“As soon as a religion comes to dominate it has as its opponents all those who would have been its first disciples.” Nietzsche was one of the first modern philosophers to rebel against rationalism and when World War I came about, the revolution against religion truly became a legitimate statement. Friedrich Nietzsche strongly believed that many of those that practiced religion were led to the acceptance of slave morality. Religion had always played a fundamental role in society as it sets strict boundaries and standards of what is morally correct and incorrect. However, Nietzsche claims that, “Human nature is always driven by “ ‘the will to power’ ”, but religion will tell one otherwise, saying that one should forbid their bad desires. In Nietzsche’s
In this essay, I will be arguing that Zagzebski’s argument illustrates that it is rational to believe that God does exist. I will briefly explain the “Does Ethics need God?” fundamental argument about morality that is presented in Zagzebski’s argument. After the first two parts of my essay I will discuss some objections and respond them. I will argue that Zagzebski’s argument indeed proves that God exists and I will do this by outlining the main claims of this argument and by responding to objections to this argument.
They both see the values of society as being a result of and necessary for civilization, rather than natural phenomena. Both theorists see guilt as stemming from a restriction of humanity’s natural urges, Nietzsche believing that it was a tool used by the priests to control the masses. Freud on the other hand thought it developed from a repression of humanity’s aggression towards one another. Equally, Freud and Nietzsche show a similar disdain for religion, the former seeing it as a delusional, infantile way to limit the pain and suffering that existence brings with it and the latter, due to what he sees as the transvaluation of values that the Judeo-Christian religions have brought about and the perceived cultural inaction that stems from this. As well as this, Nietzsche disliked the apparent inherited debt that comes with Christianity and the obligated guilt from Christ’s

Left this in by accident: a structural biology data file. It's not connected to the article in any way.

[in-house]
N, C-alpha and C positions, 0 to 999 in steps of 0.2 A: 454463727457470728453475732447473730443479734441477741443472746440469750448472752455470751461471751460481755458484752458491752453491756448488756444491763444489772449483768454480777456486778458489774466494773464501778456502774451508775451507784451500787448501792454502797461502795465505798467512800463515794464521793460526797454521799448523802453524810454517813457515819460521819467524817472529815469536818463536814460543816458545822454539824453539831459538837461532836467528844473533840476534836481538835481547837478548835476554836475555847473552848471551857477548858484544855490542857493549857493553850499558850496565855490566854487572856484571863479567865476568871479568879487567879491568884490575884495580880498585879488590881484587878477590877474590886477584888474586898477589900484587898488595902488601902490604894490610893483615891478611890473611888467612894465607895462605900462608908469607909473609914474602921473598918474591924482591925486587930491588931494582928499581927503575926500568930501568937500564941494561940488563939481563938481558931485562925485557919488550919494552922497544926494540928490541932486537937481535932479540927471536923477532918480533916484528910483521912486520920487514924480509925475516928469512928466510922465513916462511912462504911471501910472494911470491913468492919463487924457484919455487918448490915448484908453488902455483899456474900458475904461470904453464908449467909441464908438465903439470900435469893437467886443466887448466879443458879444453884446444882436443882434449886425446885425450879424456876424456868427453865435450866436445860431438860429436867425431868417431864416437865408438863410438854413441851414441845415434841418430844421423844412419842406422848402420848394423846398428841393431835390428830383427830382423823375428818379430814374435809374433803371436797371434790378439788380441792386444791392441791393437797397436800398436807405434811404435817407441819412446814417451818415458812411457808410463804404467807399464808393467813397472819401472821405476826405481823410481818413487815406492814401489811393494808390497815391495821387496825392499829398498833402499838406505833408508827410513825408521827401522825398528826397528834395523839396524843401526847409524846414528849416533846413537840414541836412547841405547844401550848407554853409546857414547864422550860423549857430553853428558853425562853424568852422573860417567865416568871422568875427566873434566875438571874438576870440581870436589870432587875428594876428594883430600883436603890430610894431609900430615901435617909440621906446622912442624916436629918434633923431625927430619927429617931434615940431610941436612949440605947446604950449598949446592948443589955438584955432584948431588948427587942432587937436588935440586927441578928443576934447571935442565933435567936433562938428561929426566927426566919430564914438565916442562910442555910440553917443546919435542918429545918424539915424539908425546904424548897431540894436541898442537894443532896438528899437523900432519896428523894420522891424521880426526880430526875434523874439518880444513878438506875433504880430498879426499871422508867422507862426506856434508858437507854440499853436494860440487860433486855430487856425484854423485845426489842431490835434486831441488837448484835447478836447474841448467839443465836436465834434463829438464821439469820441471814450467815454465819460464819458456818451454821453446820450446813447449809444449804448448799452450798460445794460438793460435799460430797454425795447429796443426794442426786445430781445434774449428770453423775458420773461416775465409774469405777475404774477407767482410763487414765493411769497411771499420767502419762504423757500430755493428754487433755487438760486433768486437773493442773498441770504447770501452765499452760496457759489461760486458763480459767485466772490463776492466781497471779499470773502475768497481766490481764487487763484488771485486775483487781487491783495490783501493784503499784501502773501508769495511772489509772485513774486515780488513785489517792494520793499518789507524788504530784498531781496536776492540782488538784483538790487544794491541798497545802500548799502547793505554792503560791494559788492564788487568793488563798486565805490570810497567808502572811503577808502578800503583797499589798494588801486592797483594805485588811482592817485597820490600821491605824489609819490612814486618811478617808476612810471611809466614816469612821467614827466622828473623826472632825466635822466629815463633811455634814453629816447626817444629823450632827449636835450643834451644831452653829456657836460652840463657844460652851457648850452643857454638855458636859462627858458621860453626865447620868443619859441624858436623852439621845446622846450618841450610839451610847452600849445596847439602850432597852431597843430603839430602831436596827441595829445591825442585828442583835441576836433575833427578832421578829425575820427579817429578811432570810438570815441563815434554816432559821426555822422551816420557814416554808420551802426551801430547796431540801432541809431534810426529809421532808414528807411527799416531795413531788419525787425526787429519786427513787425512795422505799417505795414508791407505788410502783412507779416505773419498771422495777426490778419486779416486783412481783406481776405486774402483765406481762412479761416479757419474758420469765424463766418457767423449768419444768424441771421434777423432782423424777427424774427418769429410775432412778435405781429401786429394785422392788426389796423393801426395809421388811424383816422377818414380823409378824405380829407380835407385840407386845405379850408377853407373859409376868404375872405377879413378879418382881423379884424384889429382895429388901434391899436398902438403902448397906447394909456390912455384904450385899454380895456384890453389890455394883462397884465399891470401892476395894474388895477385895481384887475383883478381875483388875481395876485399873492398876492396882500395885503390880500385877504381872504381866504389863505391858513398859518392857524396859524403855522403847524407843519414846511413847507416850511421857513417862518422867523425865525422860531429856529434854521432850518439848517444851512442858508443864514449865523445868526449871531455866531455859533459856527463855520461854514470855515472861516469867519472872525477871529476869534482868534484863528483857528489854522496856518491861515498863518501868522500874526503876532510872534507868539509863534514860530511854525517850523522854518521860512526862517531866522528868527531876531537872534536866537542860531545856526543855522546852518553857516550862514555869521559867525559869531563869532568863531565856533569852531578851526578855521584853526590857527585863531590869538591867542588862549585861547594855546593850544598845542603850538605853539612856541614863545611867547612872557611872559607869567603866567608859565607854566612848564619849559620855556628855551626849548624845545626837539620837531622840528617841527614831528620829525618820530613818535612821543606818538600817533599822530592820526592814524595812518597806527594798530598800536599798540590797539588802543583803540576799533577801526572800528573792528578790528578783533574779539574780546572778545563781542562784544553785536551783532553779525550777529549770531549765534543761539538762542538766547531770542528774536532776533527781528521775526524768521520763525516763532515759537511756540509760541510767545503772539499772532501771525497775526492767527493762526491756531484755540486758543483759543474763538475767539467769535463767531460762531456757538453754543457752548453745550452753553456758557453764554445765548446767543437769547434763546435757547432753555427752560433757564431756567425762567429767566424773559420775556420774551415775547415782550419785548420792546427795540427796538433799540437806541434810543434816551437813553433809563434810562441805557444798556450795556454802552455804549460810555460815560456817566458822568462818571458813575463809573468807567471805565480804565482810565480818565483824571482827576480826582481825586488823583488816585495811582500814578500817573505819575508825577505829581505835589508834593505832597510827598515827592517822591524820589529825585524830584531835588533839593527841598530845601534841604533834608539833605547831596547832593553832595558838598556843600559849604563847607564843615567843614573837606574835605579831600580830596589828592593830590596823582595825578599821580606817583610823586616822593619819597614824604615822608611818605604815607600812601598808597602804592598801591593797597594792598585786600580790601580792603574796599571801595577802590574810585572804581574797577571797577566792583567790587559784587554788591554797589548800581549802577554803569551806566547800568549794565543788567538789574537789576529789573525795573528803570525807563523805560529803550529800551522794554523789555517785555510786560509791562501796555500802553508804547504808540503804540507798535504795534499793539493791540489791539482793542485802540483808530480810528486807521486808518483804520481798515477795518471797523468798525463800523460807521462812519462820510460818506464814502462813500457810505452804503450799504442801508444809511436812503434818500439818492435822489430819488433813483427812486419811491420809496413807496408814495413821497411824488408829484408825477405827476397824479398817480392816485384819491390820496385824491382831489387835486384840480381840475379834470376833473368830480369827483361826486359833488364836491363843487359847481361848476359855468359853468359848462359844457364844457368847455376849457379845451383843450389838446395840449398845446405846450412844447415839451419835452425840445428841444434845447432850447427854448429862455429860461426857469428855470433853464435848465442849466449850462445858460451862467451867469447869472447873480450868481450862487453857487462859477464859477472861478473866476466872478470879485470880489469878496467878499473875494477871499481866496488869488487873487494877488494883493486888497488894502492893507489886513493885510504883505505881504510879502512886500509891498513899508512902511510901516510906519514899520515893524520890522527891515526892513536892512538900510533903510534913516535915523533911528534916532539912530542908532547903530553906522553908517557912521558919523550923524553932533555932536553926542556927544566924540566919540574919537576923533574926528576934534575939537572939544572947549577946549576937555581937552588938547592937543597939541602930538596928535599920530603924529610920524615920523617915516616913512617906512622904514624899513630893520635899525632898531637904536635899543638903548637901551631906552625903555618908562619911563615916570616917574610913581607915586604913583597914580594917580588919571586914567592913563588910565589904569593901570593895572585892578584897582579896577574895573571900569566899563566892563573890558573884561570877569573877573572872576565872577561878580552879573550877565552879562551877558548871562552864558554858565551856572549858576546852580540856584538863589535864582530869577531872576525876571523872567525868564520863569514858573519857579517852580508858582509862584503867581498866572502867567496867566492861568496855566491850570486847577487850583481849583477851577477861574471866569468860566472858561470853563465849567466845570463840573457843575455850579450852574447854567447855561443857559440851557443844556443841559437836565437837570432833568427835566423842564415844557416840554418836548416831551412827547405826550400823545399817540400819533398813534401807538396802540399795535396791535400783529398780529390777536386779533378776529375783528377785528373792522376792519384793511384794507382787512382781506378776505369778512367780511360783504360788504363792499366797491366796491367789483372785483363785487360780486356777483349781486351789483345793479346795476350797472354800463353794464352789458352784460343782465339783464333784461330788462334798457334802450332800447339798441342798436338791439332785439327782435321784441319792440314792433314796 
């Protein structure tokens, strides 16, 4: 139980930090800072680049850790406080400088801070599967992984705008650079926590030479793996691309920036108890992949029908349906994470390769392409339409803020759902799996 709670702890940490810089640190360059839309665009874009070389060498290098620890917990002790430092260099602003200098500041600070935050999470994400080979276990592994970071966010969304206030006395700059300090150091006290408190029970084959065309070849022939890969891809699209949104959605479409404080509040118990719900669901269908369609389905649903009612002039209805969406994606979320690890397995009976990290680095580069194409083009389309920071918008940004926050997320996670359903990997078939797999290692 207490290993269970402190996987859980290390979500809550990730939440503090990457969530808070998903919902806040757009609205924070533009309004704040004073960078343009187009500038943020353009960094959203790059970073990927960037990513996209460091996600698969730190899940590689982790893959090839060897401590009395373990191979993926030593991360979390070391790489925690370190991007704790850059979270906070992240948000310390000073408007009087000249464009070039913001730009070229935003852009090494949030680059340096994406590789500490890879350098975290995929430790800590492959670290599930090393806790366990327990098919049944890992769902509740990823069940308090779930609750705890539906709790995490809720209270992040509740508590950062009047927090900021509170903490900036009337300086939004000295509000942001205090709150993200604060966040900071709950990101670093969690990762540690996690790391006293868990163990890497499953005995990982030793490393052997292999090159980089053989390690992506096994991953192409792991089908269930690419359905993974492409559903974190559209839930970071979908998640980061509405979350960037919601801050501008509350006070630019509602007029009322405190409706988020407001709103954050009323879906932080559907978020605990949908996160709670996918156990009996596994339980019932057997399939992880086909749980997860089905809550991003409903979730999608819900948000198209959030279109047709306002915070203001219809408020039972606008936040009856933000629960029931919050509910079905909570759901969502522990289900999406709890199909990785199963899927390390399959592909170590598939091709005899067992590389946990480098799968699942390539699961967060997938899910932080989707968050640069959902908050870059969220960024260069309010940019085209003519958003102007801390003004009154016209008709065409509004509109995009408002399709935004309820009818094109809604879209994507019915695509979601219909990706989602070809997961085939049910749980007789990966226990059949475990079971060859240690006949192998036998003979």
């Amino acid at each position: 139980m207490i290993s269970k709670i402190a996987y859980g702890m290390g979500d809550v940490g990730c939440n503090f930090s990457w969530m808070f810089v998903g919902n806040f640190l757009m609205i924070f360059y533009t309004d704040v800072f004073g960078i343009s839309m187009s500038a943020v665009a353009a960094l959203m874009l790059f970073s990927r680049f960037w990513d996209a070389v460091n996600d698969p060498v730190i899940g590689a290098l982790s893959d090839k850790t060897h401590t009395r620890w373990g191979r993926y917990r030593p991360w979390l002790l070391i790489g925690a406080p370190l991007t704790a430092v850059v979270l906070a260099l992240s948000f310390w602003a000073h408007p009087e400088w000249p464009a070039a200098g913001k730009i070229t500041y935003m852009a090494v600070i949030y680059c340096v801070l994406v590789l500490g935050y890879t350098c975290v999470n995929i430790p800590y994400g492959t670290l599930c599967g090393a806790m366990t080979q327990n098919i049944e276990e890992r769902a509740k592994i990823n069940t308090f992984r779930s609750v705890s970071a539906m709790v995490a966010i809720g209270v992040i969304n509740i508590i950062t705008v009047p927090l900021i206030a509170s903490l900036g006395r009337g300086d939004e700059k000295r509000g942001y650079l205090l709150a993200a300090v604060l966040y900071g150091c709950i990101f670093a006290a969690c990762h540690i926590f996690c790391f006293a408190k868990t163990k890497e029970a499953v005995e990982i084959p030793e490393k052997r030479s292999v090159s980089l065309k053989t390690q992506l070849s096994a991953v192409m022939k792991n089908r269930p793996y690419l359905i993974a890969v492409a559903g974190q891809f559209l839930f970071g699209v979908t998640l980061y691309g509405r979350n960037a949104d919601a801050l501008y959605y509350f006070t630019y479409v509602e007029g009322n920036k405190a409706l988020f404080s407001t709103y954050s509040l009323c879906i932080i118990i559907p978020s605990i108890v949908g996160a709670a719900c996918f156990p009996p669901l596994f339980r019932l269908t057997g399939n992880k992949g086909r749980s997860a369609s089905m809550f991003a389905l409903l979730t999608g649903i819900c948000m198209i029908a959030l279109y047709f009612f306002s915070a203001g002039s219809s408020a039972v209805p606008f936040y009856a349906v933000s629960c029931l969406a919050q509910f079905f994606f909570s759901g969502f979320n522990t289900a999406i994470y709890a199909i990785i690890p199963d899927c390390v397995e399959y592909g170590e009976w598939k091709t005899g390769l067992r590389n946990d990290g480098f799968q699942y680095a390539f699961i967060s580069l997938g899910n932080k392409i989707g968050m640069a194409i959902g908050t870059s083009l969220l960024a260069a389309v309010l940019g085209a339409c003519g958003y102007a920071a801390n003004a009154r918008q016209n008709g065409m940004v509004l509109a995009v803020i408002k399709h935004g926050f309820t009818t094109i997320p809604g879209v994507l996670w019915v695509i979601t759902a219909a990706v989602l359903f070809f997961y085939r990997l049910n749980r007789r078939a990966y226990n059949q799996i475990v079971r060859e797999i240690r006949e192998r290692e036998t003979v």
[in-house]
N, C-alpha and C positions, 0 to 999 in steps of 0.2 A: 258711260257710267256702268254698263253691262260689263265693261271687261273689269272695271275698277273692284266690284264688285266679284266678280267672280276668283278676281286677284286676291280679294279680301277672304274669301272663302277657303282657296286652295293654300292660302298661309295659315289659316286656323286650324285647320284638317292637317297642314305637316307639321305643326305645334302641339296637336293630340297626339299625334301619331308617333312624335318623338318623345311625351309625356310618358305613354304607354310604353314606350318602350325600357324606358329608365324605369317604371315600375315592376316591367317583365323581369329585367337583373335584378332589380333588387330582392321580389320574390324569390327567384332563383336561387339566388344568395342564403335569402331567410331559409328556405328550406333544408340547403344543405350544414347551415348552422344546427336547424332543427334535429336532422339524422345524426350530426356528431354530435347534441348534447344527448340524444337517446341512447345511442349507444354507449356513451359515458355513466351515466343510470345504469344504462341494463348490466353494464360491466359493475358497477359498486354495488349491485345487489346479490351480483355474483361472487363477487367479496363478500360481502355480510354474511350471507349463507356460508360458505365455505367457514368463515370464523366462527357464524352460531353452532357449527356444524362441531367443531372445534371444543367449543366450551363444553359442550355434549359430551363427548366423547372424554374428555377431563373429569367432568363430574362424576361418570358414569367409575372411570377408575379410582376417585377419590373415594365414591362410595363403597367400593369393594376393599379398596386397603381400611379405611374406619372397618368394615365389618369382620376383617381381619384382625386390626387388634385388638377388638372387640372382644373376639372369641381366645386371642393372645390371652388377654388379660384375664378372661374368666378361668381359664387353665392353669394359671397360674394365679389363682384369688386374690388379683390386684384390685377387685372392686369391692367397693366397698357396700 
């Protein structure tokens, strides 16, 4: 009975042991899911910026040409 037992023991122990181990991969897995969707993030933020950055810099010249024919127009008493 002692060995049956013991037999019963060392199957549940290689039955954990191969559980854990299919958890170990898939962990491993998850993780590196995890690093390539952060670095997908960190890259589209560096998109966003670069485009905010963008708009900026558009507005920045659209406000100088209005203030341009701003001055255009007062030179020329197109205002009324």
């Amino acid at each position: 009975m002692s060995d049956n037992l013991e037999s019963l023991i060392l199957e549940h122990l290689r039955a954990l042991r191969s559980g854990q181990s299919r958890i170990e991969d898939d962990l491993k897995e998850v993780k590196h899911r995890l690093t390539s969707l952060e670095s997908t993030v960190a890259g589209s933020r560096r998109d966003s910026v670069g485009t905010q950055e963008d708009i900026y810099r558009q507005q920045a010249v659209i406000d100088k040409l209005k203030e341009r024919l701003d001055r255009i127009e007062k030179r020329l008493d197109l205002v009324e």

In Twilight of the Idols Nietzsche emphasizes that the Christian Church is a false idol. He dares to say, “..God to be an enemy of life..” and, “Life ends where the ‘kingdom of God’ begins..” because he believes that Christian morality is against life itself (Idols, 23). The reason for this is because Nietzsche believes that, “to have to fight against the instincts- this is the formula for decadence: so long as the life is ascendant, happiness equals instinct” which simply means that if one goes against instincts, or an intuitive way of carrying ones life, then as a consequence it will lead to the degeneration of society and intellect while if life is on the rise, happiness must be equivalent to following ones’ instinct (Idols, 15). Because of his belief it is understood that Nietzsche wants one to embrace their instincts. Nietzsche states that a life in which
Nietzsche was an atheist, and strongly disliked Christianity. He viewed Christian morality as supporting the weak and the “slave” mentality by encouraging people to blame their circumstances on